When Discover Financial Services last week announced its EMV smart card conversion timetable for the United States, it again stoked debate over whether card networks and issuers should embrace the chip-and-PIN or chip-and-signature formats.

Most merchants prefer chip-and-PIN because they believe it has a proven track record for reducing fraud. But now some are saying it ultimately will come down to a “consumer-beware” scenario.

The Minneapolis-based Merchant Advisory Group has expressed its support for chip-and-PIN technology (see story).

But Discover’s March 15 statements has merchants concerned again about chip-and-PIN being overlooked (see story).  Discover leaves the technology decision up to merchants instead of establishing a preference, avoiding clear direction about the status of chip-and-PIN in the grand scheme of EMV conversion, Mark Horwedel, CEO of the Minneapolis-based Merchant Advisory Group, tells PaymentsSource.

Visa Inc. put the EMV conversion engine into overdrive last August when announcing its incentives, dates and liability requirements for smart card use in the U.S. (see story). MasterCard Worldwide in January set guidelines that followed Visa’s lead on deadline dates and other aspects, but put chip-and-PIN more at the forefront with a liability shift to the merchant or acquirer, depending on which is responsible for transactions taking place in the least-secure manner (see story).

When the Merchant Advisory Group first read MasterCard’s EMV statement, the association felt it was more merchant-centric than the position of Visa, which had not clearly stated a preference for chip-and-PIN as the main technology, Horwedel says.

“But after looking at the MasterCard information more closely, our conclusion is that it is not much different from Visa,” he says, noting MasterCard is allowing issuers that provide chip-and-signature to retain some charge-back rights, Horwedel notes.

“Where is the relief for the merchant with chip-and-signature if the issuer has charge-back rights?” Horwedel asks. “The merchants are not clear about this and may not fully understand, so MasterCard may need to explain this better.”

MasterCard representatives were not available to comment on the charge-back policy.

Because Discover’s announcement allows merchants to decide which technology works best for them, but remains unclear about how a liability shift may work with EMV conversion, Horwedel believes the issue will become clearer when Discover Bank starts issuing smart cards.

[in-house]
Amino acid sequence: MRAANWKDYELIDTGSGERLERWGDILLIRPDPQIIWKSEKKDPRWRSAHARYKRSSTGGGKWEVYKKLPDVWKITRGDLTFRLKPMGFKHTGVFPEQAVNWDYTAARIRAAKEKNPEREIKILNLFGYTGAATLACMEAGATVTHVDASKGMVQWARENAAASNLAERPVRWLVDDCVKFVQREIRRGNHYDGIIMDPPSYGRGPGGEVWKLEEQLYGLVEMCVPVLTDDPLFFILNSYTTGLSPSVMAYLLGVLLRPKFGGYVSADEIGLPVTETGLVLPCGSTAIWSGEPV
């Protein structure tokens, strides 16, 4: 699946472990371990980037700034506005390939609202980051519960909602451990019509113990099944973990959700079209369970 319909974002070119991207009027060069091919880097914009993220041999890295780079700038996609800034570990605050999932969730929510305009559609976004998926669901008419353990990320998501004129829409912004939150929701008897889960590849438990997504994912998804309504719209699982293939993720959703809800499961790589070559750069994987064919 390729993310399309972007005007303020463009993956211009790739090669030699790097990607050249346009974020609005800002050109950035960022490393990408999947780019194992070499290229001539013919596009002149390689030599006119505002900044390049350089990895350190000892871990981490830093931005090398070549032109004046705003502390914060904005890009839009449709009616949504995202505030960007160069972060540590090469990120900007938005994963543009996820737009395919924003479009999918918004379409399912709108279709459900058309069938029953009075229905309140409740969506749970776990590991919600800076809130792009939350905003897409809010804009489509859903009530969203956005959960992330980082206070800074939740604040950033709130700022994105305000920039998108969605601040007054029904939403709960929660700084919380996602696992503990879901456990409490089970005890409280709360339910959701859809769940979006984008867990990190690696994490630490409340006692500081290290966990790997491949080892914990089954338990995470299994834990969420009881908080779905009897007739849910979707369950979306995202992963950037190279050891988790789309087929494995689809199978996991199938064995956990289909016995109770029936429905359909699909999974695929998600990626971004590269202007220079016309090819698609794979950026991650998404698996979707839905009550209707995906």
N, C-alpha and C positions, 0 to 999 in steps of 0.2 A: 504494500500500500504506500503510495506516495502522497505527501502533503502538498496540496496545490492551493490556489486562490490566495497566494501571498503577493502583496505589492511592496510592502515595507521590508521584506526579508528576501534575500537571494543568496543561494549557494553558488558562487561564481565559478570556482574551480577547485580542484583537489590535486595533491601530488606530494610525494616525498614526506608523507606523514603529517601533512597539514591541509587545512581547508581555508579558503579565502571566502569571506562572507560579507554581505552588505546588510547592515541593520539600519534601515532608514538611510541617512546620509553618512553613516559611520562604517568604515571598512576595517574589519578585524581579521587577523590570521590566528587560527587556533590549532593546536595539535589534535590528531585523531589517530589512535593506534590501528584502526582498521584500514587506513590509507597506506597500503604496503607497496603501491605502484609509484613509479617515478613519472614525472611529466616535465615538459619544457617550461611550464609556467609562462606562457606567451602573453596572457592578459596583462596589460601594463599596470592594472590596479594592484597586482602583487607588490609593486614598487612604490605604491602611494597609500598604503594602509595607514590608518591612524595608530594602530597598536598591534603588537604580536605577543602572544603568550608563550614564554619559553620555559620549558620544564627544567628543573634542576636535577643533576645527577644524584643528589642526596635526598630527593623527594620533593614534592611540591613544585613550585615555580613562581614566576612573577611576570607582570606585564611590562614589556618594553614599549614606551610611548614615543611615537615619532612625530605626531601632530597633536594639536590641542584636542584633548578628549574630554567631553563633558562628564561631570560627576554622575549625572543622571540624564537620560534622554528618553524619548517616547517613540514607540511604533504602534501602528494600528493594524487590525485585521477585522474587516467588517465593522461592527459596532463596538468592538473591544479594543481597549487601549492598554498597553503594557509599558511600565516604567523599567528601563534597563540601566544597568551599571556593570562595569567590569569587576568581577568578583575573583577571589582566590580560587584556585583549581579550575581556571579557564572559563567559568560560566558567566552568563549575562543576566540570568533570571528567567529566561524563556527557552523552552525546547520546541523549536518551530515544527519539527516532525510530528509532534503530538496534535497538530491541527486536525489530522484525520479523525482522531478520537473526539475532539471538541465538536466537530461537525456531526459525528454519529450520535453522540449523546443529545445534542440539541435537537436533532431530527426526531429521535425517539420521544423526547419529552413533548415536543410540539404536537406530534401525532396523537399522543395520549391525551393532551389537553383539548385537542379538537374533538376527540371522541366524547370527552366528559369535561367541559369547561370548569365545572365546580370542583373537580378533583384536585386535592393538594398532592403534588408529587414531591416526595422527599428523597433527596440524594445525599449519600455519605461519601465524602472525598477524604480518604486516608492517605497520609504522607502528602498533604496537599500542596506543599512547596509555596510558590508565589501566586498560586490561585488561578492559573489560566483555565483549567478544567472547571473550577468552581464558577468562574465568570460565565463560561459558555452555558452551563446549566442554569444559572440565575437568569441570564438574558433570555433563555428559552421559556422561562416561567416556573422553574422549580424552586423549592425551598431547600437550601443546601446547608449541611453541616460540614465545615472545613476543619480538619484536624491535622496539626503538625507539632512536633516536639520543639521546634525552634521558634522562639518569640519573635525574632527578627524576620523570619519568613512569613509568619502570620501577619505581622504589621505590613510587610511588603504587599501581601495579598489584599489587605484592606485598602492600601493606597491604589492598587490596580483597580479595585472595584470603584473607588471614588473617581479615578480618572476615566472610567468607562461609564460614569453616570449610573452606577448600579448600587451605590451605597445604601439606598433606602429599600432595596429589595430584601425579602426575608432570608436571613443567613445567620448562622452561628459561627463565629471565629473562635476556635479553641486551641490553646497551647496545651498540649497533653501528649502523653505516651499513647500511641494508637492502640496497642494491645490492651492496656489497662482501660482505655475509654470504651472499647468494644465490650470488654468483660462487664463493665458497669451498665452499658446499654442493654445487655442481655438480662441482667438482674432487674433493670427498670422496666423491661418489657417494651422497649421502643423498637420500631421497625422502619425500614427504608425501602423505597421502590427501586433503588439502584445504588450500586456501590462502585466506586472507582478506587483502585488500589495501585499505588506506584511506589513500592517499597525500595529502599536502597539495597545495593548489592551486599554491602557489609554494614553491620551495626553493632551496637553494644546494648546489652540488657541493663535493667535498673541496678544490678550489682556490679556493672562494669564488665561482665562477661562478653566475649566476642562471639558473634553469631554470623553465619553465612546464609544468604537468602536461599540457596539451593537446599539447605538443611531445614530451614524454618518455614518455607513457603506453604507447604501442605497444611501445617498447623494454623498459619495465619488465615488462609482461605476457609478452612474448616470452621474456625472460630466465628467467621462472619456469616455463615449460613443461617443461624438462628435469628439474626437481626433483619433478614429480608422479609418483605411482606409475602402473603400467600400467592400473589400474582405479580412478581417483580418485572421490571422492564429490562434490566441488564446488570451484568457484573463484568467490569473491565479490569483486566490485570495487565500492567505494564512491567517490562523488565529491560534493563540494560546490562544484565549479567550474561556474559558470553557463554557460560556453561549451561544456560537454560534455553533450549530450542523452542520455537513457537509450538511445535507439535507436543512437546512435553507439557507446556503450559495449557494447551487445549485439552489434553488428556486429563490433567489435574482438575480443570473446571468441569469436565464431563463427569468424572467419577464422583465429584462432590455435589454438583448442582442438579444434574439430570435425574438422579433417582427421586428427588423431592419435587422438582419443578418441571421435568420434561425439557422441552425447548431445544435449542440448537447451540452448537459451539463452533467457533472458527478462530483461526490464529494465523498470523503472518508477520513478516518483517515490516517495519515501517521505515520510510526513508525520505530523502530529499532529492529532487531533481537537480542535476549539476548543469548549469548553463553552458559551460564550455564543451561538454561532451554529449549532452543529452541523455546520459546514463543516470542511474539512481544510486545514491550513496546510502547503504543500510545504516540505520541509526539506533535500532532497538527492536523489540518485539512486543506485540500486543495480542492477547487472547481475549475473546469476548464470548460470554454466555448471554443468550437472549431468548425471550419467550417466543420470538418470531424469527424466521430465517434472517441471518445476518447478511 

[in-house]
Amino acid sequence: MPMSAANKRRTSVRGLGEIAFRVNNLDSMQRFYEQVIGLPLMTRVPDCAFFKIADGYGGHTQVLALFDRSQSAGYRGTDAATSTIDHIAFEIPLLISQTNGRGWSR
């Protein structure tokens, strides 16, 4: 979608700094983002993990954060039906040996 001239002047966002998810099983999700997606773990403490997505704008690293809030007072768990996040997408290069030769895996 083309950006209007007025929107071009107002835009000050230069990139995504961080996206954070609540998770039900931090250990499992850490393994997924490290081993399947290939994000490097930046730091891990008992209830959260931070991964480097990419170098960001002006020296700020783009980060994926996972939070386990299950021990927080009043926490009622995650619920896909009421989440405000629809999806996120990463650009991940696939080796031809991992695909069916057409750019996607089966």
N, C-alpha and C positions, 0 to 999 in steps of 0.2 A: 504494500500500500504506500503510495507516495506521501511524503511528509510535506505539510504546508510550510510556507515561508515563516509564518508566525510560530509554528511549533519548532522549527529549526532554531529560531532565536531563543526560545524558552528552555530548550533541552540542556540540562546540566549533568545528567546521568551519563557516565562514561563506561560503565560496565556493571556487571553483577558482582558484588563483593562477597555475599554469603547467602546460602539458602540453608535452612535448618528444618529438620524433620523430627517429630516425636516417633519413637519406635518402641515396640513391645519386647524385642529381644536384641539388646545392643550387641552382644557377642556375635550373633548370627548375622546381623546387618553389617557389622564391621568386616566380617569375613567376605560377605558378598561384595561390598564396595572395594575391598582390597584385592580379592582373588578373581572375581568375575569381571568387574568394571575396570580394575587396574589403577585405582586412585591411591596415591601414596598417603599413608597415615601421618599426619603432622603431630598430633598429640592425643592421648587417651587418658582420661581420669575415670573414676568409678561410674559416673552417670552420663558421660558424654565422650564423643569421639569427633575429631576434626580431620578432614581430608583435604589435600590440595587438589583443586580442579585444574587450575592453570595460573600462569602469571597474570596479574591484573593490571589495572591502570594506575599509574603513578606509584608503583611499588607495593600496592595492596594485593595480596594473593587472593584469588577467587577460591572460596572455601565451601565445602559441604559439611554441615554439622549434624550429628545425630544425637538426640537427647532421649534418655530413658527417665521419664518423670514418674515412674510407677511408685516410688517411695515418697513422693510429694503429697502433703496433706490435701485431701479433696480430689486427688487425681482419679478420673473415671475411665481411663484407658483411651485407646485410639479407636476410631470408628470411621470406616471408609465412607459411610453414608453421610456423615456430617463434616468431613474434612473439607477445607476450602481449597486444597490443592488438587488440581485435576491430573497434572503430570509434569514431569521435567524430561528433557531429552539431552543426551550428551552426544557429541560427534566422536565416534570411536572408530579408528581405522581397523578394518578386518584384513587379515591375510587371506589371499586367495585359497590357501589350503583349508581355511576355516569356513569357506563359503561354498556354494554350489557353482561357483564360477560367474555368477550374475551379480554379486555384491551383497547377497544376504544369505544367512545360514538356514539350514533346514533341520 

“I think they will [issue chip-and-PIN cards] because Discover has always focused on the merchants more than the other networks have,” he adds.

The chip-and-PIN debate gained some steam from Discover’s announcement mainly because merchants are beginning to realize the networks are not going to promote chip-and-PIN as a consumer benefit, Horwedel suggests.

“The merchant’s return on investment for an EMV conversion does not add up if the technology is not chip-and-PIN,” he suggests.

Brian Riley, senior research director and analyst with Needham, Mass.-based TowerGroup, tells PaymentsSource the industry will now wait to hear what American Express Corp. determines as an EMV route because plenty of confusion remains after other card network announcements.

“We’ve gone through what seems like a 20-year waiting period for EMV, but we can’t seem to get it right the first time [with clear directives],” Riley says.

Yet the confusion created because merchants and issuers have a choice in technology is not surprising, Riley adds.

“When you look at countries around the world using the chip cards, it is all over the board as to where chip-and-PIN or chip-and-signature is used,” he notes. “There is no rhyme or reason, it seems.”

Networks and issuers likely lean toward chip-and-signature because it represents a much faster transaction process when considering Visa transactions of less than $50 and MasterCard transactions of less than $25 don’t require a signature anyway, Riley contends.

Horwedel admits issuer reluctance to push chip-and-PIN exclusively remains a mystery to those in his organization.

“It could be a question of costs because fraud damages are picked up by the merchant with charge-backs on signature transactions, and that would be limited with a PIN transaction,” Horwedel contends. “But why wouldn’t everyone want to embrace what is proven to be the most secure method?”

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